The PEOPLE of the State of California, Plaintiff and Respondent, v. Cheryl Lynn STEGER, Defendant and Appellant.
A jury found Cheryl L. Steger guilty of first degree murder in the death of Kristen Steger, the three year old daughter by a former marriage of Ralph Steger, defendant's husband. Ralph was jointly charged and tried with defendant. The jury found him guilty of the lesser offense of violating Penal Code section 273a(2). Only defendant Cheryl appeals from the judgment.
On July 30, 1971, at 9:33 p. m., a rescue ambulance of the Los Angeles Fire Department was dispatched to 16232 Malden Street. Fireman Gates and his partner were met by the sister of the defendant Cheryl Steger and were informed that there was a child in the house who was having difficulty breathing.
Fireman Gates found Kristen, the victim, lying on a couch in a bedroom with codefendant Ralph Steger giving the child mouth to mouth resuscitation. Fireman Gates in searching for signs of life shined his flashlight into the child's eyes and established the fact that there was full pupil dilation. He had been taught in his rescue training that this was an unfavorable sign. He picked up the child and drove her to Valley Emergency Hospital accompanied by the defendant and codefendant. Prior to departure he alerted the hospital and enroute attempted mechanical resuscitation and closed chest cardiac massage with no response from the child.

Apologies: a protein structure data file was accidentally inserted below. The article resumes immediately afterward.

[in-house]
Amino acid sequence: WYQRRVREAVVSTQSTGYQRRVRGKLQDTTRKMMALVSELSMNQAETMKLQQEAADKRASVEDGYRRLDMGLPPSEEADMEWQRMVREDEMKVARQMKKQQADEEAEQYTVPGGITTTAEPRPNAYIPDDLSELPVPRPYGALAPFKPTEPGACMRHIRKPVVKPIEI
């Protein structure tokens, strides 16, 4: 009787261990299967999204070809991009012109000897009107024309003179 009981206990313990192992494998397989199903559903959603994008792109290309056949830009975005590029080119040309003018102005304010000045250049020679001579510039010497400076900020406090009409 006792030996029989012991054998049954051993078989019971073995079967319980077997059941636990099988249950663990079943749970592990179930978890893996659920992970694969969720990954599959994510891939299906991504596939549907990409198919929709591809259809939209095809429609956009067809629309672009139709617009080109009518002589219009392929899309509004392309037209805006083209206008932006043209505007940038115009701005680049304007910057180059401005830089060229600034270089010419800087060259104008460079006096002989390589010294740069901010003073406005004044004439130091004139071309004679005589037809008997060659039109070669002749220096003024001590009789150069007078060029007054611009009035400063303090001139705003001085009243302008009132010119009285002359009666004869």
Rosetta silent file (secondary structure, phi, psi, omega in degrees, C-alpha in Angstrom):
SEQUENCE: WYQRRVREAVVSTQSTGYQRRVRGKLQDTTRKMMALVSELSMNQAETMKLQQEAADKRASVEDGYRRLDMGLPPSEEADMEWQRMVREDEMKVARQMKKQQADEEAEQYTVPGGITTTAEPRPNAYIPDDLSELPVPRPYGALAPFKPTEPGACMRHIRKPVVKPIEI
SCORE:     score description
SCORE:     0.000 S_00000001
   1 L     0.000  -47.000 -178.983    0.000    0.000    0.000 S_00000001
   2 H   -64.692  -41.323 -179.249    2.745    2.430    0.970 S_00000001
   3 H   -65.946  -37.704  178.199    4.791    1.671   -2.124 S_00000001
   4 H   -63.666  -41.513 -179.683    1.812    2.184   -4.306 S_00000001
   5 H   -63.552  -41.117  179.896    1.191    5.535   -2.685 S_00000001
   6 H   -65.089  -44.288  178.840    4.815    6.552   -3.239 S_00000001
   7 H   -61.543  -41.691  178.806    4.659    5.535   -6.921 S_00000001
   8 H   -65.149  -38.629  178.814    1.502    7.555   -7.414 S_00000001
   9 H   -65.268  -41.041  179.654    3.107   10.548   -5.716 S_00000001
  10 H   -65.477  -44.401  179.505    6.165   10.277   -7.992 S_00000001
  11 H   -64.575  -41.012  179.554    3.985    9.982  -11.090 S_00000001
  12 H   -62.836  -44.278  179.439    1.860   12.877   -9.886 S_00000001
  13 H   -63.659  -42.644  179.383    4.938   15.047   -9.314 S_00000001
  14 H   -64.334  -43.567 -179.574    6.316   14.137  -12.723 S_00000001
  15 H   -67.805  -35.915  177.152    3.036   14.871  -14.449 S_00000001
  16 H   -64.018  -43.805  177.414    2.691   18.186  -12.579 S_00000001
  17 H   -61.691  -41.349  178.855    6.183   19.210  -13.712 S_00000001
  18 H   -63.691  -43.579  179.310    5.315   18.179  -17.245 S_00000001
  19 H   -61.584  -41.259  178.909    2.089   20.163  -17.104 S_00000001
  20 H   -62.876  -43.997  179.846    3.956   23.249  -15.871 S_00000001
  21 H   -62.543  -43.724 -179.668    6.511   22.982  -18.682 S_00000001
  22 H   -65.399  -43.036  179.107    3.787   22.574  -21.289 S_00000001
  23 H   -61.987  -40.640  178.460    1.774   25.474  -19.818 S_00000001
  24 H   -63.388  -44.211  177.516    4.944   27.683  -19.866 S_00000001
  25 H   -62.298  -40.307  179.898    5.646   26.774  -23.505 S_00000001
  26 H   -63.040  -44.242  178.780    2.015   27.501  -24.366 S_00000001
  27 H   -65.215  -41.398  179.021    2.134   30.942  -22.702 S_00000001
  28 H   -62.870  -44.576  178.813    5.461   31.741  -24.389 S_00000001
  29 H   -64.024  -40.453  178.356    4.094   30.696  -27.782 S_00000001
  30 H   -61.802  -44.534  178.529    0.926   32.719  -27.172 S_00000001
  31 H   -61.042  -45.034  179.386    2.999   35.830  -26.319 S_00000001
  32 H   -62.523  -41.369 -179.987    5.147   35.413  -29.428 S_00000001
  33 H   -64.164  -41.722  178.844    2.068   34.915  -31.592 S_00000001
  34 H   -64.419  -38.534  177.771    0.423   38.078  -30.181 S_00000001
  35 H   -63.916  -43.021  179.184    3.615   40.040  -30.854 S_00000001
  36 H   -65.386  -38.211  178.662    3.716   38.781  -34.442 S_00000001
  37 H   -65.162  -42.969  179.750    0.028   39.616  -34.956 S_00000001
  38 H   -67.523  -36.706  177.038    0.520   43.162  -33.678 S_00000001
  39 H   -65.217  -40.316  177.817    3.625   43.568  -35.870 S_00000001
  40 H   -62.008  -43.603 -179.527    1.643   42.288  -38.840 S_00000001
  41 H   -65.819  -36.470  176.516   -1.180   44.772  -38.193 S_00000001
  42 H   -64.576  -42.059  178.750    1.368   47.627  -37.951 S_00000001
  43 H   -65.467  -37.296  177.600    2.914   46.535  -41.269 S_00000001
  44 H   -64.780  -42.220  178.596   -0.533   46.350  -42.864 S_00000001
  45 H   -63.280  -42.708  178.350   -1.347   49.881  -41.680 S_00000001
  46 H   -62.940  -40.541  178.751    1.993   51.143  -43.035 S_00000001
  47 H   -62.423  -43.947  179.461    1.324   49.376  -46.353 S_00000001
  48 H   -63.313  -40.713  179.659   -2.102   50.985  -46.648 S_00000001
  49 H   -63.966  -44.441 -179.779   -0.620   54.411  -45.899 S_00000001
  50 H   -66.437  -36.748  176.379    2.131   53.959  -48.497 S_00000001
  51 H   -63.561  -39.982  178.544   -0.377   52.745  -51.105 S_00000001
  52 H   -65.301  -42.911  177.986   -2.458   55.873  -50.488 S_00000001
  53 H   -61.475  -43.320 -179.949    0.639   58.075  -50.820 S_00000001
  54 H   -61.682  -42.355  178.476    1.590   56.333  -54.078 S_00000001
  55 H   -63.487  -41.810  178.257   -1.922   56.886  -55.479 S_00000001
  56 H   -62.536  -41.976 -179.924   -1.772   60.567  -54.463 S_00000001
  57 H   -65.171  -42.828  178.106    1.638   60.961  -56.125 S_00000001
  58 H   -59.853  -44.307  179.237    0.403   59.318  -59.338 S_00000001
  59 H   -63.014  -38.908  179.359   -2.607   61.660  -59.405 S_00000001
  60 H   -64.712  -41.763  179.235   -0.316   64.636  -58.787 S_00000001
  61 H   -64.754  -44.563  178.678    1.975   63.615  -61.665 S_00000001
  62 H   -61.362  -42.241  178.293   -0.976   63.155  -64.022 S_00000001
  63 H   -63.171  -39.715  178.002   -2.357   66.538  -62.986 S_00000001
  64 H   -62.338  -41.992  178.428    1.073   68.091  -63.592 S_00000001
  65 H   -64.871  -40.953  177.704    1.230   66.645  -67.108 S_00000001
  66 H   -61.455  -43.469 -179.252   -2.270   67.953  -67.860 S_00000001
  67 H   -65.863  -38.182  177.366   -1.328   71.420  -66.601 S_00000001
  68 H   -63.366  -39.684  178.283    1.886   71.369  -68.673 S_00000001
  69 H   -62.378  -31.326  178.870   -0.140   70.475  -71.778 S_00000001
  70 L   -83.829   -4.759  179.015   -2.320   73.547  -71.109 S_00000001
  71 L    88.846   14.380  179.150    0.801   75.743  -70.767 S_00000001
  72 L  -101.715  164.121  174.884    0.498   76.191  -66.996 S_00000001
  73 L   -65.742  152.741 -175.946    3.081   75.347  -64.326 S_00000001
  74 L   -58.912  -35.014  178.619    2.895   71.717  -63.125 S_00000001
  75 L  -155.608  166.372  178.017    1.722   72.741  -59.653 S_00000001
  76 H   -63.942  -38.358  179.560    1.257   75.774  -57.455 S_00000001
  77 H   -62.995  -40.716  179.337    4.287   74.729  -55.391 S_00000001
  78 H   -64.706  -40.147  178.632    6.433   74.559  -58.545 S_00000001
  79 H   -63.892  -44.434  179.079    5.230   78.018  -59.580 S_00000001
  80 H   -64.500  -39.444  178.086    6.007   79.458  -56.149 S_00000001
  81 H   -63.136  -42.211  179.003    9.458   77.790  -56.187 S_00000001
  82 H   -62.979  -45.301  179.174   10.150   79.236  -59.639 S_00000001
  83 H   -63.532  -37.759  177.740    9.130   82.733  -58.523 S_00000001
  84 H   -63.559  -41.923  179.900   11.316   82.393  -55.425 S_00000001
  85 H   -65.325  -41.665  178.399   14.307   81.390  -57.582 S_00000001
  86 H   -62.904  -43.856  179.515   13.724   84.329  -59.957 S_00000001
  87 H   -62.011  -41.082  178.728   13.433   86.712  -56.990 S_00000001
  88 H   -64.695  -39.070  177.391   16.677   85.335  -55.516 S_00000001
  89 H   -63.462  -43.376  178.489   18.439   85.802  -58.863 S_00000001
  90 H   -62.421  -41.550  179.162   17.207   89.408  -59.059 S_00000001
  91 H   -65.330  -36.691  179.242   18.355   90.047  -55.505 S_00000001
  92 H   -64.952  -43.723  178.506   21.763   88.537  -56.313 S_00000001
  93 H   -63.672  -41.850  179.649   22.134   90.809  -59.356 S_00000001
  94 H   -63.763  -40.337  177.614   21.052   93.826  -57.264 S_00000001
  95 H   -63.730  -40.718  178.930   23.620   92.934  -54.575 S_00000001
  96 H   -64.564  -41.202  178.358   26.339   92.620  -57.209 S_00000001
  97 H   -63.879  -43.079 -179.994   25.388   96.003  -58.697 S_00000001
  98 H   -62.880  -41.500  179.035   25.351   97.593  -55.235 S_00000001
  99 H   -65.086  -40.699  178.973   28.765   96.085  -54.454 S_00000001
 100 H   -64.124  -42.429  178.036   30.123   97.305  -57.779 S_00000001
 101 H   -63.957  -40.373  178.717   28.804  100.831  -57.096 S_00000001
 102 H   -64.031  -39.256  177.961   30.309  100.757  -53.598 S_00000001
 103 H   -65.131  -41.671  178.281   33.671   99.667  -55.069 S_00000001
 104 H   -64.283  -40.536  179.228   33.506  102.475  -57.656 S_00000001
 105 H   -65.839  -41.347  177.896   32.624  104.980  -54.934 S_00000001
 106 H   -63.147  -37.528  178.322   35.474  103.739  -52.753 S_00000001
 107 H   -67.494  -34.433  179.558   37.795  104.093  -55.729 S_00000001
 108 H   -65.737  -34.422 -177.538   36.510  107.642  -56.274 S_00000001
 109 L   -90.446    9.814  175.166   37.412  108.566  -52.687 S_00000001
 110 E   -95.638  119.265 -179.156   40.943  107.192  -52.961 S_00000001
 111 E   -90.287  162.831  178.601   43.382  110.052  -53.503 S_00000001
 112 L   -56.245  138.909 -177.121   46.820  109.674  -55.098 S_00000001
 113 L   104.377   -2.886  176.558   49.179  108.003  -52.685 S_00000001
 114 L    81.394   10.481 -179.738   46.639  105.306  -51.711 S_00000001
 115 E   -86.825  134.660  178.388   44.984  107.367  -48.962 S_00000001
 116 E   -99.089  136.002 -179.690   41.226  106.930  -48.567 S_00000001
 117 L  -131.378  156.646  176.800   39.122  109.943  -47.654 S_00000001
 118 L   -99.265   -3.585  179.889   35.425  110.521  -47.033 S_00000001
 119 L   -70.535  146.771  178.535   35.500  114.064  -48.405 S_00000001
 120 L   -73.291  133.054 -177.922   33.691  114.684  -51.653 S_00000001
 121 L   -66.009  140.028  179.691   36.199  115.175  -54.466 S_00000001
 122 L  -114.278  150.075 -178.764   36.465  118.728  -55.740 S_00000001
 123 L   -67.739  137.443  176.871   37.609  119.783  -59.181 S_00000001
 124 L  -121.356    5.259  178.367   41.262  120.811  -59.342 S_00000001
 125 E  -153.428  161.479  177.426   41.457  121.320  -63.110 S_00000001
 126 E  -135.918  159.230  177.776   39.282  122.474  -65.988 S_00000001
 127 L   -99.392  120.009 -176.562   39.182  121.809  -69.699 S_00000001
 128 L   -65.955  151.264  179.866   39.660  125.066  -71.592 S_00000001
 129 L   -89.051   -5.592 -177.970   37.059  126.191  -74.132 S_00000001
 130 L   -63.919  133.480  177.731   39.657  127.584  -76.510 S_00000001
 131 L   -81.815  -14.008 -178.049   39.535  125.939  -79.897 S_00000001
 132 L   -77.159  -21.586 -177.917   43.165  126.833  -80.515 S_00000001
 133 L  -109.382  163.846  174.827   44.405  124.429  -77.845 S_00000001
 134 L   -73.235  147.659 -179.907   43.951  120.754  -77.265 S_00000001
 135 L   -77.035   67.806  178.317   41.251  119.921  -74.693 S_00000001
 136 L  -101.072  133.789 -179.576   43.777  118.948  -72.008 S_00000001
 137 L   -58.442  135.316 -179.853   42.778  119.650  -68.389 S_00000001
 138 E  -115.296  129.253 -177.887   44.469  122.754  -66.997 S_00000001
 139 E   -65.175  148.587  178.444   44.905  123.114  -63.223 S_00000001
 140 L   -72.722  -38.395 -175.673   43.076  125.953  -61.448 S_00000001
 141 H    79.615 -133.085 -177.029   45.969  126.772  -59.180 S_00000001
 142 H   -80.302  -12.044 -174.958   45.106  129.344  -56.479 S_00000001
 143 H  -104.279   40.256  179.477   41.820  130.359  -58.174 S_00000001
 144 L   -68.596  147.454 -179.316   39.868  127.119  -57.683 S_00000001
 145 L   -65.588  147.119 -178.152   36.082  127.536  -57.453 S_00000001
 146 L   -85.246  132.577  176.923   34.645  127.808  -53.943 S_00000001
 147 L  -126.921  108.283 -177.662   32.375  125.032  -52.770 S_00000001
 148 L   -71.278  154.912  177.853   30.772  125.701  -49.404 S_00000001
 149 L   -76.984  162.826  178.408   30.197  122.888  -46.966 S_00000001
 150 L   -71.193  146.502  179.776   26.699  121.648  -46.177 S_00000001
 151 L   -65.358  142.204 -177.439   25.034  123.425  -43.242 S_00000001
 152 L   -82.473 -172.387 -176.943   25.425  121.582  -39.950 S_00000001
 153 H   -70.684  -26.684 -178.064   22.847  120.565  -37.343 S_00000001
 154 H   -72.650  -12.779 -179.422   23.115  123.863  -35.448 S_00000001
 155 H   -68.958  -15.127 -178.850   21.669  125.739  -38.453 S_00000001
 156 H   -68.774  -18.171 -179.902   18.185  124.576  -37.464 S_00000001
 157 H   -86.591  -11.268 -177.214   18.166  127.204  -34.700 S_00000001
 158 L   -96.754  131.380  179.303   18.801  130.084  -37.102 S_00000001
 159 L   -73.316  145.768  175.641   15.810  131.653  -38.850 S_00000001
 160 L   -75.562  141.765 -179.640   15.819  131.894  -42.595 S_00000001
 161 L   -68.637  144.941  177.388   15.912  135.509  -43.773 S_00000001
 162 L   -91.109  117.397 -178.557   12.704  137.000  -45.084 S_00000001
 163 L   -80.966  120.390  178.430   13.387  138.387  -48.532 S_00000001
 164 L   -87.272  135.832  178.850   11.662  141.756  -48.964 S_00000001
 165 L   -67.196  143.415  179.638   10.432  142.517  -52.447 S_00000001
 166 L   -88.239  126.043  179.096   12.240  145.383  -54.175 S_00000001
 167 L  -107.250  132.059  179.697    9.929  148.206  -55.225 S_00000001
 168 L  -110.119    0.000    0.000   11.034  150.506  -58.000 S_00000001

The defendant and codefendant who identified the child as Kristen Steger and themselves as her parents held brief conversation with Fireman Gates during the seven minute ride to the hospital. When Gates asked ‘what happened’ the defendant replied, ‘She had pain in her left hip and went to bed. I checked her and thought she was not breathing.’ The defendant also stated that the child had been out of her sight not longer than five minutes.
When asked about bruises which the fireman noted on the child's head, defendant responded, ‘She fell today.’ When asked about bruises on the child's legs, she replied ‘She fell there, too, playing.’
Nurse Rosemary Colasardo, a registered nurse of some twenty-five years experience with eight years in emergency first aid saw the child on her arrival at the hospital at 9:47 p. m. She ordered that the police be notified on seeing the extent of injuries to the child's body. Nurse Colosardo testified that ‘There wasn't two inches of her body that didn's have black and blue marks.’ She was of the opinion from the stiffness of the body that the child had been dead for several hours.
The emergency room doctor, Frederick Condo who examined the child on arrival, detected no vital signs and determined from the fact that rigor mortis set in during his examination at around 11:00 p. m. that the death had occurred at some time between 4:00 and 6:00 p. m. He testified that rigor mortis occurs anywhere from six to ten hours after death.
Dr. Condo also noted a large laceration on the child's chin of at least several days duration and a depressed skull fracture. He also observed post mortem lividity or blood pooling on the victim's body. He, too, ordered that the police be advised because of the condition of the child.